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What is TMMI (Test Maturity Model Integration) in Software Testing?

Process

Friday October 4, 2019

Methodologies of software development are constantly evolving to provide better products and make the complete process easier and more efficient. Testing is one of the most important phases of the software development life cycle. And efficient testing life cycle is very important for the complete project. TMMi or Test Maturity Model Integration is one such process that has made software testing life cycle more efficient.

What is Test Maturity Model Integration?

TMMi or Test Maturity Model Integration improves the software testing practices for the organizations and also alleviates the IT standards for it. TMMi is gradually finding its way in many IT organizations to streamline and ease their testing process.

 Background and History of TMMi

TMM was curated by Illinois Institute of Technology whereas TMMi was curated by TMMi foundation. The intent behind it was to develop guidelines and reference framework for improving the testing process.

Difference between CMMI and TMMI

With the growing demand for the efficient software development process, CMMi/ Capability Maturity Model Integration have considerably regulated the software development practices and have helped IT organizations attain higher quality and productivity. CMMi is now considered a must-have industry standard for matured IT industries.

CMMi mainly focuses on software development practices, giving no or very less attention on the testing processes which involves 30% to 40% of complete project efforts. Hence TMMi was introduced by TMMi foundation to focus on testing processes.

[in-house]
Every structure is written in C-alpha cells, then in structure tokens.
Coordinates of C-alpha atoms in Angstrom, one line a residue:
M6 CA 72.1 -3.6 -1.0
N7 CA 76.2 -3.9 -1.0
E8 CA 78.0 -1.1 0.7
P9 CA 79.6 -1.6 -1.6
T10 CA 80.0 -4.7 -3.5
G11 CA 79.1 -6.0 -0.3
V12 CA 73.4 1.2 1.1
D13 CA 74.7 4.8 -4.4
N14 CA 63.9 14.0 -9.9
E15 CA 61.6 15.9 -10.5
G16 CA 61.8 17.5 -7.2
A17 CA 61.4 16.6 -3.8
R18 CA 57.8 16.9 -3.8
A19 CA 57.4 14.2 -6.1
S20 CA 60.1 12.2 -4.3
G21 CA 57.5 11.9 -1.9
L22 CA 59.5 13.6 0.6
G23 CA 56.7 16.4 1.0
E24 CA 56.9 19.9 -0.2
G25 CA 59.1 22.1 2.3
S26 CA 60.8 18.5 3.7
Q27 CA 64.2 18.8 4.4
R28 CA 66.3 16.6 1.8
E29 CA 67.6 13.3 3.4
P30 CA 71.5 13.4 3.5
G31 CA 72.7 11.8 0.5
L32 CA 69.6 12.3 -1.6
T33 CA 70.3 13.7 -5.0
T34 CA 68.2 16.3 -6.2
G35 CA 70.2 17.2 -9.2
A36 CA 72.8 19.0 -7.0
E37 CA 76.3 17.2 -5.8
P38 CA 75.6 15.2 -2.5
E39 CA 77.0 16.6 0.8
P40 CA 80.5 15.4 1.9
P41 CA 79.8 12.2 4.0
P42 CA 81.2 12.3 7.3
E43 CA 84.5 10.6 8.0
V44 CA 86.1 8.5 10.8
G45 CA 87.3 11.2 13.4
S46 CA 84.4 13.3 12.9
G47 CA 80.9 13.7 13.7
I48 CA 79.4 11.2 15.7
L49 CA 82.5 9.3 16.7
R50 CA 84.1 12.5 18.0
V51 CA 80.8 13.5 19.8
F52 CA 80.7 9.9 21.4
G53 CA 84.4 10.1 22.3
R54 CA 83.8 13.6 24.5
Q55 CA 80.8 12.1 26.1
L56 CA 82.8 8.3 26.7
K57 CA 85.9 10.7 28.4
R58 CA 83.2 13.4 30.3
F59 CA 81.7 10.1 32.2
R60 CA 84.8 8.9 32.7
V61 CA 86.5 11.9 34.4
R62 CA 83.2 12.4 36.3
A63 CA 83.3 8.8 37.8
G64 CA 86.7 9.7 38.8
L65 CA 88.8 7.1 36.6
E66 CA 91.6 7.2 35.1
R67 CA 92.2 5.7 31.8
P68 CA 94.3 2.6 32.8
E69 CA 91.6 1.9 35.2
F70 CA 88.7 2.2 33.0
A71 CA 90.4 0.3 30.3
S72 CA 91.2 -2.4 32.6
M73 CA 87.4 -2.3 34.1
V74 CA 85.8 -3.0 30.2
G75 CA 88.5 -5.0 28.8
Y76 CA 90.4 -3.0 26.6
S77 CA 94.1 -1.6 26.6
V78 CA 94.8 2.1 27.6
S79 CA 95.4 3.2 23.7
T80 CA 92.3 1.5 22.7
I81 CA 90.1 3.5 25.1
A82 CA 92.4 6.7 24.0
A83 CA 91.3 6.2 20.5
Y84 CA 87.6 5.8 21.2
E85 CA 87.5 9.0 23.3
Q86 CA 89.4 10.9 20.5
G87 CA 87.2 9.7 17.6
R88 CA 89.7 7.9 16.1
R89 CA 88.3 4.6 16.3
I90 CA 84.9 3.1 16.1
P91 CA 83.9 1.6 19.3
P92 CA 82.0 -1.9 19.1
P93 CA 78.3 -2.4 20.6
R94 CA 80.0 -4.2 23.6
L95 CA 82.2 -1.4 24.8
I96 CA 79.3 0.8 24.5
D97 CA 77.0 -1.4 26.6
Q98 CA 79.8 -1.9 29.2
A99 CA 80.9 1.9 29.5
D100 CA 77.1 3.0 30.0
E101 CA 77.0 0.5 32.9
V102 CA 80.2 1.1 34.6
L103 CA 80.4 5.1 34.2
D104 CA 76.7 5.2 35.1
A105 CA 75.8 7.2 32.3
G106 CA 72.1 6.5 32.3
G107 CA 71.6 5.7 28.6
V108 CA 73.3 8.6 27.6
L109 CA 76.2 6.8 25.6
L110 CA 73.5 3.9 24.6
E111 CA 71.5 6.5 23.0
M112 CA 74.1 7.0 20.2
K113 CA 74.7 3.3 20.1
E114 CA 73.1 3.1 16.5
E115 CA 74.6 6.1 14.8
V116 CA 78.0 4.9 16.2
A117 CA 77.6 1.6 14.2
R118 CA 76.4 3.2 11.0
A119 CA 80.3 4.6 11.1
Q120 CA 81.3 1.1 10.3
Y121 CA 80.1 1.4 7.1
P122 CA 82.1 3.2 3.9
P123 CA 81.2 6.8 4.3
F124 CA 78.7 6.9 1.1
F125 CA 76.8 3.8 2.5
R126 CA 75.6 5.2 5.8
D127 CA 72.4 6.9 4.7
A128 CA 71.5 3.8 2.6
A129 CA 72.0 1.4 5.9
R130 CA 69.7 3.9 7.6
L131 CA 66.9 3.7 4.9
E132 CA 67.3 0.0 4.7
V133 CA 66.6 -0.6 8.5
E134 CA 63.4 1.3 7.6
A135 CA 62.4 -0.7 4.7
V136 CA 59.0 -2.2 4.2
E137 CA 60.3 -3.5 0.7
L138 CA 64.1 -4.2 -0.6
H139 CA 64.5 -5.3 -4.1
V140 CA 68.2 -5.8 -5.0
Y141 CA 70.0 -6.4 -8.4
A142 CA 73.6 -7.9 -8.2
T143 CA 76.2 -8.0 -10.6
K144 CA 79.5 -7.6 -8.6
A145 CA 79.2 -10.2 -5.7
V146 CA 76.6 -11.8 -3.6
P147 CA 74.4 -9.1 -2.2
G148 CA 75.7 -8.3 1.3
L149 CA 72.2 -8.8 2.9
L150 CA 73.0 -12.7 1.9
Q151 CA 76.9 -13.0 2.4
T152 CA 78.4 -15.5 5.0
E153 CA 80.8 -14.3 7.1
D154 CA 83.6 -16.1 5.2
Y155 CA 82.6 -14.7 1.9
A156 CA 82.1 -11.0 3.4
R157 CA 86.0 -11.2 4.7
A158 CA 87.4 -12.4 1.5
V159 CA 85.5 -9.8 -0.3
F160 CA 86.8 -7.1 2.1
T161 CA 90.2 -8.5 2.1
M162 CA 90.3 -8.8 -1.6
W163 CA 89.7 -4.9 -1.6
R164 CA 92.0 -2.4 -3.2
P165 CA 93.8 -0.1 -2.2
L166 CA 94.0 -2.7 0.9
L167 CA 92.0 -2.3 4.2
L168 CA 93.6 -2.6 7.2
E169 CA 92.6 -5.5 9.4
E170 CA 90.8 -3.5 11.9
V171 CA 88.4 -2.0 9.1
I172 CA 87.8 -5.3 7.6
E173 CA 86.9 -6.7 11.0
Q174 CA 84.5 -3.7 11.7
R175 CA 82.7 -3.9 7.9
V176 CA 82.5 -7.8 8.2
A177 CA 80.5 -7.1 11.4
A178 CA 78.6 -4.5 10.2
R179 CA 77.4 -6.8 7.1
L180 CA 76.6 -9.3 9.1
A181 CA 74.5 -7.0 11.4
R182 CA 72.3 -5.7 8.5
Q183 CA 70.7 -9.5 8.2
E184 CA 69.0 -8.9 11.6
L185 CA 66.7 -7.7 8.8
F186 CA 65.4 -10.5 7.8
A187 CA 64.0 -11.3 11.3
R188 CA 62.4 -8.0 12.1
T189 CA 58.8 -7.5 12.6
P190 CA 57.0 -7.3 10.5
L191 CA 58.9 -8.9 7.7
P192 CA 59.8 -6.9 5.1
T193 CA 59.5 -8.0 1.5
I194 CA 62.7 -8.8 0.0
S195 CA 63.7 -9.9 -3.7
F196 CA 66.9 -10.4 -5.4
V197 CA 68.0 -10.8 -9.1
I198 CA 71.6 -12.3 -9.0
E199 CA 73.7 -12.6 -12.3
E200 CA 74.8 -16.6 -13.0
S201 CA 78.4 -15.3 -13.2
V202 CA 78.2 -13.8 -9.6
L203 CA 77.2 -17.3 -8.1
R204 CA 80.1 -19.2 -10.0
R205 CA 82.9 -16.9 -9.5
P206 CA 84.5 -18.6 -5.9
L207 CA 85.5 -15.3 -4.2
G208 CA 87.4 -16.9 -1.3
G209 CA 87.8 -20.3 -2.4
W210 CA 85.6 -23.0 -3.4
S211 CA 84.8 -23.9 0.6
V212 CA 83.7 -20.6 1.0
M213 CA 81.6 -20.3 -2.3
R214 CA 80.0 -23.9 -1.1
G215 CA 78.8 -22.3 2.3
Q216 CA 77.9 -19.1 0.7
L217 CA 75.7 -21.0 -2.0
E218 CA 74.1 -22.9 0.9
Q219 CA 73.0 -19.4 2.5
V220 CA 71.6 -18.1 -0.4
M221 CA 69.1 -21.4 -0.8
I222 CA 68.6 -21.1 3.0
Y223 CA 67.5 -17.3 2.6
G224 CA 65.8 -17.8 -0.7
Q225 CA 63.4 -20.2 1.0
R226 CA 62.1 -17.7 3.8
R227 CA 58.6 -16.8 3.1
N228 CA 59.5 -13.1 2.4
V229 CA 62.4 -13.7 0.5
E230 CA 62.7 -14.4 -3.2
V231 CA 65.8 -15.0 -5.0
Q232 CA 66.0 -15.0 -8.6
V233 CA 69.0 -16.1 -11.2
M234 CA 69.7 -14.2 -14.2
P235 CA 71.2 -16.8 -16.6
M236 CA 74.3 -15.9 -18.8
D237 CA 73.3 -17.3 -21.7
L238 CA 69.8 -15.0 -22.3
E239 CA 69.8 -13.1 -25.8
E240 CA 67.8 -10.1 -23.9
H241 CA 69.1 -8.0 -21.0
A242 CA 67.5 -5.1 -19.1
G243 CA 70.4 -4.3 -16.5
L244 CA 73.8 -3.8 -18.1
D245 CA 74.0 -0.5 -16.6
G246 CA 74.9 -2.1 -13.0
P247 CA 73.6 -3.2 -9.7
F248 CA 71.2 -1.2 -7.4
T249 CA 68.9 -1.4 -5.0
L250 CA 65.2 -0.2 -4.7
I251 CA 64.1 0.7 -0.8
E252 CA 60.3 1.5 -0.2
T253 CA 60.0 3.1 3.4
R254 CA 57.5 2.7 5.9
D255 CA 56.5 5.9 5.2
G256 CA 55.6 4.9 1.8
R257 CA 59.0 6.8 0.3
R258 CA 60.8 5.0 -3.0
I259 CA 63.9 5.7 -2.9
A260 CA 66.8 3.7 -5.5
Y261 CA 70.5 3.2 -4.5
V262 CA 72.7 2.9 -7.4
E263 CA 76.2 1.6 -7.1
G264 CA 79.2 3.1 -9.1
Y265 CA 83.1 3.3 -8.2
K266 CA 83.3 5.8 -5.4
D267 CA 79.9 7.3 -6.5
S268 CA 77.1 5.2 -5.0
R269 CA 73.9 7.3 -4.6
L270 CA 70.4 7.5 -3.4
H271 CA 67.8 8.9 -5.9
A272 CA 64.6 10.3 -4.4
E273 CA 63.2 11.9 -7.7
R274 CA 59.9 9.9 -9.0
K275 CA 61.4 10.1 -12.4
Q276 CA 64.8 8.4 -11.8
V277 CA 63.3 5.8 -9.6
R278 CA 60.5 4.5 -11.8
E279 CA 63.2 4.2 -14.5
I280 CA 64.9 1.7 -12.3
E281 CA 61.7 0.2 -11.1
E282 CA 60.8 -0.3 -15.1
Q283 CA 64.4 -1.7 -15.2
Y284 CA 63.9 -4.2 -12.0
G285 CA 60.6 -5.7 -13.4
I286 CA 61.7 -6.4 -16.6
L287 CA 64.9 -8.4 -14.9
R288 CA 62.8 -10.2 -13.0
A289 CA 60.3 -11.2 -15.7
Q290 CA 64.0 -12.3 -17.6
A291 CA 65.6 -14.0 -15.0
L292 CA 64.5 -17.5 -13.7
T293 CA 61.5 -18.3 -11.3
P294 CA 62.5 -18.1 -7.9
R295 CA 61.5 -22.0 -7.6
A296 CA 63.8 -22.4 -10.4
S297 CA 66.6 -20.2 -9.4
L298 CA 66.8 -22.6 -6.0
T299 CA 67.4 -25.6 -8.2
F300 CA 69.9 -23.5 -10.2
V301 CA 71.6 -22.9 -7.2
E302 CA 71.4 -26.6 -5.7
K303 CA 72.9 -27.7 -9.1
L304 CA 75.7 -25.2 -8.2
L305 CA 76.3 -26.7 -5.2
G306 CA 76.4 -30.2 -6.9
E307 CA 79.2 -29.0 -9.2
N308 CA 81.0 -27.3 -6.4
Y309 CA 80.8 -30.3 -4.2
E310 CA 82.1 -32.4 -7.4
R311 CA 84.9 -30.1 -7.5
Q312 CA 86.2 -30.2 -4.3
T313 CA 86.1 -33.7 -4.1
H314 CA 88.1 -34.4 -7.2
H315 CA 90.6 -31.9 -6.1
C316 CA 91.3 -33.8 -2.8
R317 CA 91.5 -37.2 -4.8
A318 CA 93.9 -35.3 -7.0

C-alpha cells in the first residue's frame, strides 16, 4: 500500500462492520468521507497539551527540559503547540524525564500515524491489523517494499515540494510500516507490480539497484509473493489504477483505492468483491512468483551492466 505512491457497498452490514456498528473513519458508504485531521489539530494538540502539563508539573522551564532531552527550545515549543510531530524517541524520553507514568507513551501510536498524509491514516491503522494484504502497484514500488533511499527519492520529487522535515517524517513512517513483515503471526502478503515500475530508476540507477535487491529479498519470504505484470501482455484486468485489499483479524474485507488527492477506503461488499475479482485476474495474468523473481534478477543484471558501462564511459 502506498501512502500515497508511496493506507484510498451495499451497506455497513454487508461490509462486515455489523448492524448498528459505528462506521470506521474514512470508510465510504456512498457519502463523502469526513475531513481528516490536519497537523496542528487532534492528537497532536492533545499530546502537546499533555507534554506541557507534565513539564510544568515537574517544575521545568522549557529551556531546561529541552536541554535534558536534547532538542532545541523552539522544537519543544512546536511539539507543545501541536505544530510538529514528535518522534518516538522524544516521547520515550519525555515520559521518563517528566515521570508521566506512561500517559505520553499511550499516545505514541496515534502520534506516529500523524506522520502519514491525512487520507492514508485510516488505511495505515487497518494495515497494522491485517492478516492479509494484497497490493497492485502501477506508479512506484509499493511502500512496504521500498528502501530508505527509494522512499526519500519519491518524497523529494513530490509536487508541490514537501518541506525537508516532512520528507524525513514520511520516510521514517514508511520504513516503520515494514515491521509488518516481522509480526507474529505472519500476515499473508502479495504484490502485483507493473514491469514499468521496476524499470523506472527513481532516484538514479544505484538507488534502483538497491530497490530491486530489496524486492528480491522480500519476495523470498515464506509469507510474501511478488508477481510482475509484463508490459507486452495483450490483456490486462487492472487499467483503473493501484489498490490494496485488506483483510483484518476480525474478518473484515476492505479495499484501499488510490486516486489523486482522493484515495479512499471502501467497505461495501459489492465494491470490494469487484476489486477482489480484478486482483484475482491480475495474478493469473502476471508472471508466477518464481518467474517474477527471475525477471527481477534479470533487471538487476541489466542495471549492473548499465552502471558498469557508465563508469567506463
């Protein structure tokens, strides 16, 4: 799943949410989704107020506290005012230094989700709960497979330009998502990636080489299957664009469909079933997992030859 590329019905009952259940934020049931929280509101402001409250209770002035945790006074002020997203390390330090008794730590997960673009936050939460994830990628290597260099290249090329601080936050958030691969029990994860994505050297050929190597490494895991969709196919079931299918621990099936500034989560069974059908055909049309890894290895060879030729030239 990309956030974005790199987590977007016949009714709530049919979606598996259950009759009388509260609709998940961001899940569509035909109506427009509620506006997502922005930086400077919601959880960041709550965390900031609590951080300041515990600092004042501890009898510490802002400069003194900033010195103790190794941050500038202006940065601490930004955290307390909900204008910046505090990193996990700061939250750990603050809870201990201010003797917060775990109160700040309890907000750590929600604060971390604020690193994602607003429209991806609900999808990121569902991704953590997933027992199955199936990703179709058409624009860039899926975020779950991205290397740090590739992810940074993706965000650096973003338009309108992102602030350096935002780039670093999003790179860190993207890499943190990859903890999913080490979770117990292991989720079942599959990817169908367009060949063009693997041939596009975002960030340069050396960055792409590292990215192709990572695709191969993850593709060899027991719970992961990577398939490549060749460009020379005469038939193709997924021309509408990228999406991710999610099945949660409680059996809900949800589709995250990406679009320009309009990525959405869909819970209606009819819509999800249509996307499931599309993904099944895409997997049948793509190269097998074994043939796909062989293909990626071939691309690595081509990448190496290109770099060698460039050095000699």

TMMi framework focuses completely on the processes and practices that are applied to software testing with intent to raise the quality and efficiency of the testing process. It is used as a complementary framework along with CMMi or can be used as a standalone process for testing.

Why we need TMMi?

TMMi is gradually finding its way in the testing process in various software organizations. But why do we need the TMMi model is a big question. Here are some points to convince you about the need of TMMi.

  • Though many attempts were made to enhance the testing process, still zero defects is far from reality for the software industry. Hence TMMi is another attempt to achieve zero defects.
  • Various software process improvements like CMM/CMMI give restricted attention to testing, so there was a need for a process that is specially made for testing.
  • TMMi is a test process improvement model and can integrate with other Process improvement model can even be used as a standalone Model.
  • TMMI helps in evaluation and improvement of the testing process.
  • TMMi enhances test process and improves software quality, the productivity of test engineering, and cycle-time work.

What are the different TMMI Levels?

tmmi levels

The TMMi model is based on different maturity levels with organizations starting at TMMi level 1. As the organization rises in its testing practices, it moves higher in the maturity levels ladder.

TMMi makes a shift in the testing process of an organization from unmanaged and ad hoc, to one that is managed, defined, in optimization mode and measured. As an organization moves from one level to another it ensures a sufficient enhancement in its testing process as required by TMMi. It also enhances the ability of test teams to align with the business/project needs. It results in a high-quality software product with a lower defect rate.